Dr. Namdari at Cognitive Psychiatry of Chapel Hill treats adults and adolescents with ADD/ADHD. Today he talks about the benefits and risks associated with being diagnosed with Attention Deficit/Hyperactivity Disorder (ADHD)
- Treatment. Based on our current medical model, an evaluation for and a diagnosis of ADHD by a trained clinician is necessary prior to treatment. There are several treatment options available for ADHD including coaching, psychotherapy, and medications (stimulants and non-stimulants). With treatment, the primary ADHD symptoms (inattention, hyperactivity, impulsivity) and secondary ADHD symptoms (low self esteem, depression, anxiety, low motivation, and etc.) will improve.
- Accommodations. In collaboration with your clinician, schools and employers may provide accommodations to help enhance the efficacy of an individual with ADHD. Examples of accommodations include: extended test and task time, a less distracting work environment (such as in the front of the class or away from windows), help breaking work down into smaller/more manageable increments, being given one task to do at a time, and increased reminders on due dates.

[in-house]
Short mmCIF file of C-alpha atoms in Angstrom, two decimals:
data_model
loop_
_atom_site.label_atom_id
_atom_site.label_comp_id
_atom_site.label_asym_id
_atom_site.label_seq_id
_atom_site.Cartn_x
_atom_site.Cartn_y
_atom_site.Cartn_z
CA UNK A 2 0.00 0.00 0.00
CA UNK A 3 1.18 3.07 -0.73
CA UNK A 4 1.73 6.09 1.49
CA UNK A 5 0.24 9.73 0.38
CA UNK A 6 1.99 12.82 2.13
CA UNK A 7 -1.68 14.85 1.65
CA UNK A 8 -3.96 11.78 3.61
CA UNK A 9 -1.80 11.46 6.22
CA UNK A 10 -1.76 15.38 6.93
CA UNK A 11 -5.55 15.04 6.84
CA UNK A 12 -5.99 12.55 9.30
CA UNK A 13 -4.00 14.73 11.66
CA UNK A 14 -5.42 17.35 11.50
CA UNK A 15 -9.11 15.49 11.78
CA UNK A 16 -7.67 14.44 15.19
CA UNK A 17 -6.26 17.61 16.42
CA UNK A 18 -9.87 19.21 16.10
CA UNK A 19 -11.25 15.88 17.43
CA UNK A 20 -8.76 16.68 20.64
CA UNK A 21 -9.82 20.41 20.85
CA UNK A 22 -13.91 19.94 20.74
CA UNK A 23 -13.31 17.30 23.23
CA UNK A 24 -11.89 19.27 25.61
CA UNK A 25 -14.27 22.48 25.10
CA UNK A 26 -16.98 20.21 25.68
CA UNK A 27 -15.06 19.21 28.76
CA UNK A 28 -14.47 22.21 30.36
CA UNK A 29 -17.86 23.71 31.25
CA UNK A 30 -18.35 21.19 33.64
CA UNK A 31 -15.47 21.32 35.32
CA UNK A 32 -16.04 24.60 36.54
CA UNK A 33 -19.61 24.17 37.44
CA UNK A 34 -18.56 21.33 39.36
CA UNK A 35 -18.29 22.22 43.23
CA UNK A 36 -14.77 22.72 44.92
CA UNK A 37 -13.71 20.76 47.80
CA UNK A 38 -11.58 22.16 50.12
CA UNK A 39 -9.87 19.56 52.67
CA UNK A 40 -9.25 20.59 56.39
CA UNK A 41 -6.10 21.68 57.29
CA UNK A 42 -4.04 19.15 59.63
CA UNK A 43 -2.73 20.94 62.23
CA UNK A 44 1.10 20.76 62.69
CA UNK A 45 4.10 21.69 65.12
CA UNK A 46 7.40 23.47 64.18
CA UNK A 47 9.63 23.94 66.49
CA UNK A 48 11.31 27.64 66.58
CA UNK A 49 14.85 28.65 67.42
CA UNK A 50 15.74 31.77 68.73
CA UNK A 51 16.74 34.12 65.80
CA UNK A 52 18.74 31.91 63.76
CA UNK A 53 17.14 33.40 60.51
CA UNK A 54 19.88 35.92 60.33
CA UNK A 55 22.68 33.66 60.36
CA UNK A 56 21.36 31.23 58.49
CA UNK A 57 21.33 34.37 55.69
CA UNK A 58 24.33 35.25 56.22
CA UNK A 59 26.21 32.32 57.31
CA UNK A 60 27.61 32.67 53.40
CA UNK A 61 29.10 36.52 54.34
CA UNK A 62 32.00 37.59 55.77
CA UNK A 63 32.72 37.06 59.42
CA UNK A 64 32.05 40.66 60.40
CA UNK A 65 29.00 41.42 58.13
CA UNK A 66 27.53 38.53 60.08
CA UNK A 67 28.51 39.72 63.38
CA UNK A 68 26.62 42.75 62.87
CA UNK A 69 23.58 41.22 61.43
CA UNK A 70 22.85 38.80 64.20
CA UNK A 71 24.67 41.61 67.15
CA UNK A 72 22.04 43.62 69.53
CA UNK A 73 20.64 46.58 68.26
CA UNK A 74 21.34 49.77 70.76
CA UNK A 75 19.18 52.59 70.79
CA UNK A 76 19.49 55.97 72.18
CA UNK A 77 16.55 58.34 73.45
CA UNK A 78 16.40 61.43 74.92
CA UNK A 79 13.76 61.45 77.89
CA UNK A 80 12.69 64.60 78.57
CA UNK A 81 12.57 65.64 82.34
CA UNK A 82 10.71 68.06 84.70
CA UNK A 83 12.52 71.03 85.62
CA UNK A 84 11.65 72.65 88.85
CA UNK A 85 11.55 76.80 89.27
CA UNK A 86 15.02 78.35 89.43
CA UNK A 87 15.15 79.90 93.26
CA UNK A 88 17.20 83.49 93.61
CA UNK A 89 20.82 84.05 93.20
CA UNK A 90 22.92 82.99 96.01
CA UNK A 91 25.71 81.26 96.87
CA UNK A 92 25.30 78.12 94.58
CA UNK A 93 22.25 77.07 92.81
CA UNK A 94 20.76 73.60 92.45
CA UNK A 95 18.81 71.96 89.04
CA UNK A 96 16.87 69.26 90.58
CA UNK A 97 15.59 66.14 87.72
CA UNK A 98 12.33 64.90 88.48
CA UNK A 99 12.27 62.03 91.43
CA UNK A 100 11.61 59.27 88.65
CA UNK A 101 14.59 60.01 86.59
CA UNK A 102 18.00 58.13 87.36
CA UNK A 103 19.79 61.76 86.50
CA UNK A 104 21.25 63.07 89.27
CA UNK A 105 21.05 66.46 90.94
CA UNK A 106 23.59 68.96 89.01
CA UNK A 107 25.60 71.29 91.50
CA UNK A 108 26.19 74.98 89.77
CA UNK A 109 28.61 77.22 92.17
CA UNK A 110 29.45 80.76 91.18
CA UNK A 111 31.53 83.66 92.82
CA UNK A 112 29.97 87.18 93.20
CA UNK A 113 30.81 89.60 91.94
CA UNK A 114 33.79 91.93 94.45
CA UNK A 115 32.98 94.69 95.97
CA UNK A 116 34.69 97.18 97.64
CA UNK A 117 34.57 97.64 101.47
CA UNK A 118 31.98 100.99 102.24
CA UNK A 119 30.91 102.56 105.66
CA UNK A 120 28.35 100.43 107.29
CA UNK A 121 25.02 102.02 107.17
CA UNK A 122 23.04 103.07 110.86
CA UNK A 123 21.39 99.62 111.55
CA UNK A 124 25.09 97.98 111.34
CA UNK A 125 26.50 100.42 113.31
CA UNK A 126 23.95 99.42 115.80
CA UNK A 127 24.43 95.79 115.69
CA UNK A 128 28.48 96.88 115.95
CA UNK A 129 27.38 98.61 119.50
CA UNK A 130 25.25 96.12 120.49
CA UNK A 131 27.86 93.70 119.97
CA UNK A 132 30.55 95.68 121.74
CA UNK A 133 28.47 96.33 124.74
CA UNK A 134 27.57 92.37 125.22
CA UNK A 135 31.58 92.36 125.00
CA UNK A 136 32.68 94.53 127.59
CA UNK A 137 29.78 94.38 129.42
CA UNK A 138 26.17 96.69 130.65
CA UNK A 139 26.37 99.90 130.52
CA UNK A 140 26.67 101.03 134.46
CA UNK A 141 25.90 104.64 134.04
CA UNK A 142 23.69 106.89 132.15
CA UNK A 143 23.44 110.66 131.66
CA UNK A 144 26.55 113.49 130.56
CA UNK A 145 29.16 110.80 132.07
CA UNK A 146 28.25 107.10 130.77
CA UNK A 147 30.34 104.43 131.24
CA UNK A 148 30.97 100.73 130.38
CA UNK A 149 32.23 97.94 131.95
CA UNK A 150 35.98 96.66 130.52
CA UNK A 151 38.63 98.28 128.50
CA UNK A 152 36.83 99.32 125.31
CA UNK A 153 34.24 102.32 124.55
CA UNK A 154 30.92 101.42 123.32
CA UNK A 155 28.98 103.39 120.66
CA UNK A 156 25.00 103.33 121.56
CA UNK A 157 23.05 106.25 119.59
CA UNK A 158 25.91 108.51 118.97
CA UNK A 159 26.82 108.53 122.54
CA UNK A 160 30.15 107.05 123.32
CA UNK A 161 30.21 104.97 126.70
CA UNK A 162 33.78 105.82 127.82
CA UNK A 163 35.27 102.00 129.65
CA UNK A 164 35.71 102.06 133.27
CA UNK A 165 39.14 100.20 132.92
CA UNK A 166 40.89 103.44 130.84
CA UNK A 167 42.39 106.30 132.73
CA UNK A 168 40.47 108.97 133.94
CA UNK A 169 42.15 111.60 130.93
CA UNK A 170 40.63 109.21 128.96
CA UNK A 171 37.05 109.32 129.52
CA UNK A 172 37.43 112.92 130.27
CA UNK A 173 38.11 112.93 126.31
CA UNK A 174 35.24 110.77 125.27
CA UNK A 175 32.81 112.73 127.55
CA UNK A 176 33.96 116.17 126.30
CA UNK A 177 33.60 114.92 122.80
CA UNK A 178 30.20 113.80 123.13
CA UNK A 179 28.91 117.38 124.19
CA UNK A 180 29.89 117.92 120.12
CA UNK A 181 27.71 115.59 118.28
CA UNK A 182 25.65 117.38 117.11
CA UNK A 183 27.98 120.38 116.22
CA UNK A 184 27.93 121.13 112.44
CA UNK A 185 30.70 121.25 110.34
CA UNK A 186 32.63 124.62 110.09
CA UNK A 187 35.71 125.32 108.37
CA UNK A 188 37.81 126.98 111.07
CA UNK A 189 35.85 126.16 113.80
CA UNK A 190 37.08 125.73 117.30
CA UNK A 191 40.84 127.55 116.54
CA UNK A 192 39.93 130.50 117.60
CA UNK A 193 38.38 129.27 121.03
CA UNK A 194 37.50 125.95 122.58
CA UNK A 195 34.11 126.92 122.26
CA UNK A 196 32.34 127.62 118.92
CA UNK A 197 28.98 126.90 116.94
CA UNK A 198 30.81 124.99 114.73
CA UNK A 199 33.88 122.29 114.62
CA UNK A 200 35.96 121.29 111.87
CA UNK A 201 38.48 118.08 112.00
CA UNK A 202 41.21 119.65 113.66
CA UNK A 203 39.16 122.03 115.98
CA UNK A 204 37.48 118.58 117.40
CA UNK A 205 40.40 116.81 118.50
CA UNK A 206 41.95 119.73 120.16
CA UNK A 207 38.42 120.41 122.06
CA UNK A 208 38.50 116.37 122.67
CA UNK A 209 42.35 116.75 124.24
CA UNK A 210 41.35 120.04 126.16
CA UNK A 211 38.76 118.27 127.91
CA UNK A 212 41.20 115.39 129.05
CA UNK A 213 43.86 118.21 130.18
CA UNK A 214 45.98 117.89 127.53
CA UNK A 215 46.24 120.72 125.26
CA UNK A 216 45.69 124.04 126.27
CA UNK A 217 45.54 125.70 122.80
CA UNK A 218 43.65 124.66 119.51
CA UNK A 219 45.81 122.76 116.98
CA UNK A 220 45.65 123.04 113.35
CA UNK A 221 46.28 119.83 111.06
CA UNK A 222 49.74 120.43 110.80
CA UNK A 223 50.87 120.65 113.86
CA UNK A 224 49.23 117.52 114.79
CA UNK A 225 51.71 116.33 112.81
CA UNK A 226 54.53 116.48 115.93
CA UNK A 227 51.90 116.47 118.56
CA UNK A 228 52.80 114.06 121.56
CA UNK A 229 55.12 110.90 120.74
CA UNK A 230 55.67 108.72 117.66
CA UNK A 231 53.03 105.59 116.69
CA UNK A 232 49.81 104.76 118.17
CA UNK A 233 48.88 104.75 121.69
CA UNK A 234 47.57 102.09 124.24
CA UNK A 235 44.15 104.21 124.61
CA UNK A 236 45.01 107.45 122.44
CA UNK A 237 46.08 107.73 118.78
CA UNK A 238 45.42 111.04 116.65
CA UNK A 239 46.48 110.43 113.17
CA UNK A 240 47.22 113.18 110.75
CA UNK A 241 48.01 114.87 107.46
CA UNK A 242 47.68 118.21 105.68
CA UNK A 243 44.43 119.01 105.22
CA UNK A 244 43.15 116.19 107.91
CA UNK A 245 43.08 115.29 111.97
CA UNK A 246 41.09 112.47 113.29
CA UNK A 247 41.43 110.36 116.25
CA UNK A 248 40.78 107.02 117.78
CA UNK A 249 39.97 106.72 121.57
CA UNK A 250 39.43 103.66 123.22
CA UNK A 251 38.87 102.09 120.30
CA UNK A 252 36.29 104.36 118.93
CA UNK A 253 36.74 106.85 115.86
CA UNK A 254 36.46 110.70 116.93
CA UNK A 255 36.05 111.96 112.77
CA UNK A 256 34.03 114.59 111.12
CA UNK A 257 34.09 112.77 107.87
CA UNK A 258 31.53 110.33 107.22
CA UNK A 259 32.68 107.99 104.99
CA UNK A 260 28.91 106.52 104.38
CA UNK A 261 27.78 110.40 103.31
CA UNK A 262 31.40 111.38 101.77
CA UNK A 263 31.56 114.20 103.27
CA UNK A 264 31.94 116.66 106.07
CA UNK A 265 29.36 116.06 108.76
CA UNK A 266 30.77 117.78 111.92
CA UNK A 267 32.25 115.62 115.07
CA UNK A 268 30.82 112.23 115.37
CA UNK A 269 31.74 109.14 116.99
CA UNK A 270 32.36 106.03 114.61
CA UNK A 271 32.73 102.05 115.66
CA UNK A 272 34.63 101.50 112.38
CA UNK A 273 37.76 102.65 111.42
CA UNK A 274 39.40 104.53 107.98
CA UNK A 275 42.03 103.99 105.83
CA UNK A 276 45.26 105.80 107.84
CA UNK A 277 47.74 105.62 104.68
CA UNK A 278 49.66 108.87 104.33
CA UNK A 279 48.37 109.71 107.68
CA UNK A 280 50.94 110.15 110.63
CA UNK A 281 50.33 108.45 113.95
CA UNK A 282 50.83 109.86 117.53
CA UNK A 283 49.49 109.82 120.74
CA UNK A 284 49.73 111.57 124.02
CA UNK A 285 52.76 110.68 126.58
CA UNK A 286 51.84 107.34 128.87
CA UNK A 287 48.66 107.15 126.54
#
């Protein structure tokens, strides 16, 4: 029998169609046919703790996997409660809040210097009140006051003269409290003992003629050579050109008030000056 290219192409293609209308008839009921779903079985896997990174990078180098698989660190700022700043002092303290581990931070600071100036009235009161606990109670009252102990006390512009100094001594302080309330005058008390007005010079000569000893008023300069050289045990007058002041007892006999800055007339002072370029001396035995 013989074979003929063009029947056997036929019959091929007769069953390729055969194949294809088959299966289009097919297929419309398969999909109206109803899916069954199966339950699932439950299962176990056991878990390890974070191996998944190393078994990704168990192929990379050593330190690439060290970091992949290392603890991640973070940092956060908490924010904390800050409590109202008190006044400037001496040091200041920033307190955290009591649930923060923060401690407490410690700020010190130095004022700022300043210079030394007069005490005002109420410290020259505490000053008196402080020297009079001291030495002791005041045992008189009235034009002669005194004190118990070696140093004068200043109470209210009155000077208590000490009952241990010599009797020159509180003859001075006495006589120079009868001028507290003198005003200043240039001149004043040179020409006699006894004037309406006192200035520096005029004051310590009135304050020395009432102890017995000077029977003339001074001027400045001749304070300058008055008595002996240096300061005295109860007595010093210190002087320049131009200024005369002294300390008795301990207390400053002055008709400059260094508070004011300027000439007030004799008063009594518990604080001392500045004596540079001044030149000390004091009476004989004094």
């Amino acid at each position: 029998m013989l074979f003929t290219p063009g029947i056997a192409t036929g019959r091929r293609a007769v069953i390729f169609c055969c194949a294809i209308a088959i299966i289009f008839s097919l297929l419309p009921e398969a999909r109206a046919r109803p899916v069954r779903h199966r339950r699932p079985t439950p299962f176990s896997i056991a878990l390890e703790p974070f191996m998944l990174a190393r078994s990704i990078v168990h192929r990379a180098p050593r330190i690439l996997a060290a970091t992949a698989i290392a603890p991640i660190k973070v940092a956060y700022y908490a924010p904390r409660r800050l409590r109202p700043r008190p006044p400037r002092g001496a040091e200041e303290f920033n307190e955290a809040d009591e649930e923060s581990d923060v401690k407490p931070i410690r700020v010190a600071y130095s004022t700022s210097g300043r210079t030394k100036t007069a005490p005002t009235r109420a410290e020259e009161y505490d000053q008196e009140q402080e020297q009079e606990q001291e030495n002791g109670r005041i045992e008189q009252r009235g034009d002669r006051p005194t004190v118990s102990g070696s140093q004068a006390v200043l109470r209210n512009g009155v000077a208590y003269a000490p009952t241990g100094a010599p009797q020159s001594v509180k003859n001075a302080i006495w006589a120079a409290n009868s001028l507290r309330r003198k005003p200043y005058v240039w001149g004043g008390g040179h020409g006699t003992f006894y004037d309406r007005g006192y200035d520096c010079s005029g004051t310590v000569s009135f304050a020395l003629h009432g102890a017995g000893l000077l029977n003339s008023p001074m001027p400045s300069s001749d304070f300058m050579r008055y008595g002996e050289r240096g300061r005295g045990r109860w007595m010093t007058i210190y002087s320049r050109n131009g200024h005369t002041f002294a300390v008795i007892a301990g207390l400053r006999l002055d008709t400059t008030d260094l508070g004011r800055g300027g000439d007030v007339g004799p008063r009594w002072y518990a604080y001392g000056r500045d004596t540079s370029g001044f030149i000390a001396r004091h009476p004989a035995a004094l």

- Insight. Individuals with ADHD can benefit from knowing that there is something biological which explains why they have different life experiences compared to others. This includes taking advantage of the benefits that ADHD brings and working on mitigating the impairments.
- Increased insurance premiums. A diagnosis of ADHD will need to be reported if asked by insurance agencies (life, disability, etc.). This can result in increased premiums or denial of insurance.
- Accommodations. If someone receives accommodations in school or work, they may need to report this on school applications or to professional boards.
- Work. Some professions (i.e. military) will require psychiatric evaluations for those who have prior known mental health diagnoses.
- Grief. An individual diagnosed with ADHD may become regretful about how their life may have turned out if they sought evaluation and treatment earlier.
- Responsibility. An individual with ADHD is accountable for their own actions. He/she is responsible for seeking an evaluation, engaging in treatment, and acting in a safe way that moves him/her forward towards his/her goals in life.
If you have any additional questions or concerns about ADD/ADHD please feel free to reach out to us in the comments below, by phone or email.
To Your Mental Health,
Dr. Behrouz Namdari